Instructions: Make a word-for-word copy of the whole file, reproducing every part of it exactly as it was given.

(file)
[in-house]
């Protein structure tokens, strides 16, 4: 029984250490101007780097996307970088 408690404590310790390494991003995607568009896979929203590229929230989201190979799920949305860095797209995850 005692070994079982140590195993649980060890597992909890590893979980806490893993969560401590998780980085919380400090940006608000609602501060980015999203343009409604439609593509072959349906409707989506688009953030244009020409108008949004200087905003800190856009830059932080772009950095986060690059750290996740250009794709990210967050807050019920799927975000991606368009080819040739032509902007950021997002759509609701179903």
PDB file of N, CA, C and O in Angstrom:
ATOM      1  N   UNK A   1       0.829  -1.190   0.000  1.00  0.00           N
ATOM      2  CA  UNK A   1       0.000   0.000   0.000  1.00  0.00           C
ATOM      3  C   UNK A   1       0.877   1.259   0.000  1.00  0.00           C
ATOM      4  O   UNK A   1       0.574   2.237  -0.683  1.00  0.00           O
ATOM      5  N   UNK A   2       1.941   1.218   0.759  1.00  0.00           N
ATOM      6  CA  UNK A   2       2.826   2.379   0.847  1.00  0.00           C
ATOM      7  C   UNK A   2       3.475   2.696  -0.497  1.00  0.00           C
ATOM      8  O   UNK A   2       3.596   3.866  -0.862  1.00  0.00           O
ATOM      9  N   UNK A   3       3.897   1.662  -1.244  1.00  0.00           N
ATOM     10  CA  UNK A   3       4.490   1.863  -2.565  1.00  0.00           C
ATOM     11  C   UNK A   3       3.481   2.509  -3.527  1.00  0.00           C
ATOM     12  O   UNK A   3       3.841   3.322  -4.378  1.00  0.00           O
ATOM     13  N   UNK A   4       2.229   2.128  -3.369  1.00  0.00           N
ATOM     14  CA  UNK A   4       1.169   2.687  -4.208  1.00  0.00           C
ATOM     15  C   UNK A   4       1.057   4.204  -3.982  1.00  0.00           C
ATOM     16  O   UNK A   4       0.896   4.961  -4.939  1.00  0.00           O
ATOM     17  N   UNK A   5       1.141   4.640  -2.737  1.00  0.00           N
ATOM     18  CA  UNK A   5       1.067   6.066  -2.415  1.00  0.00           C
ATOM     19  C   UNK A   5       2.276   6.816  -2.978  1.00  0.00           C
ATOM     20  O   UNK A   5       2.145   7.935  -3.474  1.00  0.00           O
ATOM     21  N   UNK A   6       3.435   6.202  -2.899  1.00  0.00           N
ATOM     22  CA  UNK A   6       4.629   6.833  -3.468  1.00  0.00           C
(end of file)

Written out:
[in-house]
């Protein structure tokens, strides 16, 4: 029984250490101007780097996307970088 408690404590310790390494991003995607568009896979929203590229929230989201190979799920949305860095797209995850 005692070994079982140590195993649980060890597992909890590893979980806490893993969560401590998780980085919380400090940006608000609602501060980015999203343009409604439609593509072959349906409707989506688009953030244009020409108008949004200087905003800190856009830059932080772009950095986060690059750290996740250009794709990210967050807050019920799927975000991606368009080819040739032509902007950021997002759509609701179903």
PDB file of N, CA, C and O in Angstrom:
ATOM      1  N   UNK A   1       0.829  -1.190   0.000  1.00  0.00           N
ATOM      2  CA  UNK A   1       0.000   0.000   0.000  1.00  0.00           C
ATOM      3  C   UNK A   1       0.877   1.259   0.000  1.00  0.00           C
ATOM      4  O   UNK A   1       0.574   2.237  -0.683  1.00  0.00           O
ATOM      5  N   UNK A   2       1.941   1.218   0.759  1.00  0.00           N
ATOM      6  CA  UNK A   2       2.826   2.379   0.847  1.00  0.00           C
ATOM      7  C   UNK A   2       3.475   2.696  -0.497  1.00  0.00           C
ATOM      8  O   UNK A   2       3.596   3.866  -0.862  1.00  0.00           O
ATOM      9  N   UNK A   3       3.897   1.662  -1.244  1.00  0.00           N
ATOM     10  CA  UNK A   3       4.490   1.863  -2.565  1.00  0.00           C
ATOM     11  C   UNK A   3       3.481   2.509  -3.527  1.00  0.00           C
ATOM     12  O   UNK A   3       3.841   3.322  -4.378  1.00  0.00           O
ATOM     13  N   UNK A   4       2.229   2.128  -3.369  1.00  0.00           N
ATOM     14  CA  UNK A   4       1.169   2.687  -4.208  1.00  0.00           C
ATOM     15  C   UNK A   4       1.057   4.204  -3.982  1.00  0.00           C
ATOM     16  O   UNK A   4       0.896   4.961  -4.939  1.00  0.00           O
ATOM     17  N   UNK A   5       1.141   4.640  -2.737  1.00  0.00           N
ATOM     18  CA  UNK A   5       1.067   6.066  -2.415  1.00  0.00           C
ATOM     19  C   UNK A   5       2.276   6.816  -2.978  1.00  0.00           C
ATOM     20  O   UNK A   5       2.145   7.935  -3.474  1.00  0.00           O
ATOM     21  N   UNK A   6       3.435   6.202  -2.899  1.00  0.00           N
ATOM     22  CA  UNK A   6       4.629   6.833  -3.468  1.00  0.00           C